Vitamin K Shot Oskaloosa IA

I am pregnant, and my pediatrician says my baby will need a vitamin K shot after she’s born. Why is this necessary? Your newborn needs vitamin K supplementation because this nutrient does not cross the placenta, and her gut will not yet have the bacteria required to make vitamin K on its own. Babies need the vitamin to prevent a rare but life'threatening condition called Vitamin K Deficiency Bleeding, so hospitals give newborns a 1-mg shot of vitamin K within 12 hours of birth.

Carla A Mc Farland
(641) 628-3832
405 Monroe St
Pella, IA
Services
Diabetes Education, Nutrition Counseling, Weight Management, Diet Plan, Sports Nutrition, First Consultation, Weight Loss
Hours
Sunday:Closed
Monday:9:00 AM - 5:00 PM
Tuesday:9:00 AM - 5:00 PM
Wednesday:9:00 AM - 5:00 PM
Thursday:9:00 AM - 5:00 PM
Friday:9:00 AM - 5:00 PM
Saturday:Closed

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Ask the Doctor - The Vitamin-K Shot

Provided by: 

By Randall Neustaedter, OMD, Lac

I am pregnant, and my pediatrician says my baby will need a vitamin K shot after she’s born. Why is this necessary?

Your newborn needs vitamin K supplementation because this nutrient does not cross the placenta, and her gut will not yet have the bacteria required to make vitamin K on its own. Babies need the vitamin to prevent a rare but life-threatening condition called Vitamin K Deficiency Bleeding, so hospitals give newborns a 1-mg shot of vitamin K within 12 hours of birth. This one injection provides adequate levels of vitamin K for up to three months. As your baby begins to digest milk, she will develop the intestinal bacteria to produce adequate levels of vitamin K, usually by about 3 months of age.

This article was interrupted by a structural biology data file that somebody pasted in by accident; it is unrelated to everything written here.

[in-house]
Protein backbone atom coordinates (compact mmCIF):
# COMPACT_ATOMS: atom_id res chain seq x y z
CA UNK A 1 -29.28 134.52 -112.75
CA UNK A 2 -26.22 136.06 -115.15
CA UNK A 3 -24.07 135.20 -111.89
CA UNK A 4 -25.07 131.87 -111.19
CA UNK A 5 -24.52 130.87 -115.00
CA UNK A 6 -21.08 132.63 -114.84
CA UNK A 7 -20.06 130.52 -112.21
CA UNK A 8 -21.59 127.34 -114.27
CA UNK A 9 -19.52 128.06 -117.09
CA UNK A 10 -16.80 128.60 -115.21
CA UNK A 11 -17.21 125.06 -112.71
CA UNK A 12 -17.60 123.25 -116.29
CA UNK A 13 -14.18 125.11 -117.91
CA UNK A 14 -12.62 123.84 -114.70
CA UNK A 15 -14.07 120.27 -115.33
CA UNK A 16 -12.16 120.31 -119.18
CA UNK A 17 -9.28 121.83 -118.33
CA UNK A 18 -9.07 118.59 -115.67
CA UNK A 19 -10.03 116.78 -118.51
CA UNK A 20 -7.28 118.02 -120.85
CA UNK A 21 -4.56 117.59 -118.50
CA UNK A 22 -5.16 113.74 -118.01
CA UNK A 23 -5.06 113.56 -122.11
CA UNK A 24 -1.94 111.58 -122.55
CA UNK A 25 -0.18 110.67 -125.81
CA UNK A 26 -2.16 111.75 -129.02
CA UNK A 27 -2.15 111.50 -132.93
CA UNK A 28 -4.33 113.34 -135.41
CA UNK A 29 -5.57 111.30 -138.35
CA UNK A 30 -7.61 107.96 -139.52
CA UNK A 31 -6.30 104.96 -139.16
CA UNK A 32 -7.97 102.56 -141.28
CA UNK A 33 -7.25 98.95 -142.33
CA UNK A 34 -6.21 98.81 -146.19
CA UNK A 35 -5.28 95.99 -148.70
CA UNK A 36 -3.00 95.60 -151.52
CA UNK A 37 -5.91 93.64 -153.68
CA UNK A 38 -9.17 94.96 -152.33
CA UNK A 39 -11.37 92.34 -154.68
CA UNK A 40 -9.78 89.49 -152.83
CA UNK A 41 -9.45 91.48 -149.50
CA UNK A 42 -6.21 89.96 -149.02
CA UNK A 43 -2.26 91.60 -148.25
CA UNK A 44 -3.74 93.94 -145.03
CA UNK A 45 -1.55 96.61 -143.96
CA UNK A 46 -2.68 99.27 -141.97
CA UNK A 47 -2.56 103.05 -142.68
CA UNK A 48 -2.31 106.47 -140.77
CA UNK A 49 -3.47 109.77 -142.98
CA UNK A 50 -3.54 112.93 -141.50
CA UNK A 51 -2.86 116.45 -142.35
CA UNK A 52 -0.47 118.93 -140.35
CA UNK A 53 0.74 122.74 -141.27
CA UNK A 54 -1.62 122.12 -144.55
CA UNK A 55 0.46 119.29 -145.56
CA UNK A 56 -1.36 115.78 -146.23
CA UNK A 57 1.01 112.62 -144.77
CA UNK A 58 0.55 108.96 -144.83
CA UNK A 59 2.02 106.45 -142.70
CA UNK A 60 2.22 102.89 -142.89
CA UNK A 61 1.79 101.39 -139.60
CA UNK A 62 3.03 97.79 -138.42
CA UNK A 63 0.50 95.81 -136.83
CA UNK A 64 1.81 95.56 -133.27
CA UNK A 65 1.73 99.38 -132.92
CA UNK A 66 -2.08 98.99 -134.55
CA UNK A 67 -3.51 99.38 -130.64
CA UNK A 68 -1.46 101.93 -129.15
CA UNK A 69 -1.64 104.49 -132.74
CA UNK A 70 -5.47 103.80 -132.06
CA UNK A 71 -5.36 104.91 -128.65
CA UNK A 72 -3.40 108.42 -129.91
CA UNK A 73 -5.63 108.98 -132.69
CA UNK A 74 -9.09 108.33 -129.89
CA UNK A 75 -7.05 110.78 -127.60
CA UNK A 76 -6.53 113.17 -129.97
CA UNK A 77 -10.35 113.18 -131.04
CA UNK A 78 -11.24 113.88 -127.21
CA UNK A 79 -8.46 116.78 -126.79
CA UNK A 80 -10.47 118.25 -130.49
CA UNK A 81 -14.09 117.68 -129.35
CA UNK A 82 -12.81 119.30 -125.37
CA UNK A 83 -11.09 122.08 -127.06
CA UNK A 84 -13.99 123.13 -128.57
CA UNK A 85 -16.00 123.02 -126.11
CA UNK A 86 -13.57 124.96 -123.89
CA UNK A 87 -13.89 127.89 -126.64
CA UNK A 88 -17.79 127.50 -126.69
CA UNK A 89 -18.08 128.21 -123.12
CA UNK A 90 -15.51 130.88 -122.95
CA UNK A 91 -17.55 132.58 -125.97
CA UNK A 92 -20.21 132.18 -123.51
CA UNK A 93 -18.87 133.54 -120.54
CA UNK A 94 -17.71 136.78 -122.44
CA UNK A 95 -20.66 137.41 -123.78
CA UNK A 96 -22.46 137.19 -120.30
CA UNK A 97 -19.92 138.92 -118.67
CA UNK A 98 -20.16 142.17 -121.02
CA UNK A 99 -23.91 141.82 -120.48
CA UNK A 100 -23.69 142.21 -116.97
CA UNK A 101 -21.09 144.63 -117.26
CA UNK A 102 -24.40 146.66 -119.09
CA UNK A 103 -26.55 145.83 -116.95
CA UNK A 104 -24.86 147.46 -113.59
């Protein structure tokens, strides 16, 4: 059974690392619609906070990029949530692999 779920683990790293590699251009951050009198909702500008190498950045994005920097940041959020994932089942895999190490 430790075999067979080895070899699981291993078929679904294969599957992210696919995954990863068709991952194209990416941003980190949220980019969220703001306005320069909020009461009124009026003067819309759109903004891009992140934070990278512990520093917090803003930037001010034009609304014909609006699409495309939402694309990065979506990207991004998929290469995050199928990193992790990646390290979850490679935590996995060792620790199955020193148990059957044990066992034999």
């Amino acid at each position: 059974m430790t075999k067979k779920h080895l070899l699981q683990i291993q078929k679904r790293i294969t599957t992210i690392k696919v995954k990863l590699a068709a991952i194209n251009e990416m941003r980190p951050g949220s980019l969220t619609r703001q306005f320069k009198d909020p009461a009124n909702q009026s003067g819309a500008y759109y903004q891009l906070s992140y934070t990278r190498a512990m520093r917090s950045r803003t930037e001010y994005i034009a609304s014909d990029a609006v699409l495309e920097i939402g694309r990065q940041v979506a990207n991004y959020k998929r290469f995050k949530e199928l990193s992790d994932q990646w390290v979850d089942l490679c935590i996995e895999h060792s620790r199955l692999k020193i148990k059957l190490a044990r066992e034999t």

Although I strongly recommend vitamin K for newborns, I have reservations about the injected form of the vitamin. A study published in the 1990 British Journal of Cancer found that injected vitamin K doubled the incidence of leukemia in children less than 10 years of age. Follow-up studies published in the British Medical Journal in 1998 also showed an increased incidence of cancers with injected vitamin K. A 1992 study examining both the injected and oral methods of delivery revealed the same association between injected vitamin K and cancer, but no such association when it’s given orally. Although researchers have yet to determine the reason the shot may increase cancer risk, in light of these studies I always advise parents to sign a release form to refuse the shot at the hospital and give their infant oral vitamin K.

Your baby may not ingest the total contents of the drops in the oral form, so you will need to administer one 2-mg dose three times: once at birth, again at one week, and a final one at four weeks.

For oral vitamin K, contact a midwife in your area or a birthing supply company (such as birthwithlove.com), or refer your healthcare provider to Scientific Botanicals (206.527.5521) where he or she can order liquid vitamin K directly. The injectable vitamin K should not be given orally because the preservatives it contains can be irritating to babies or cause allergic

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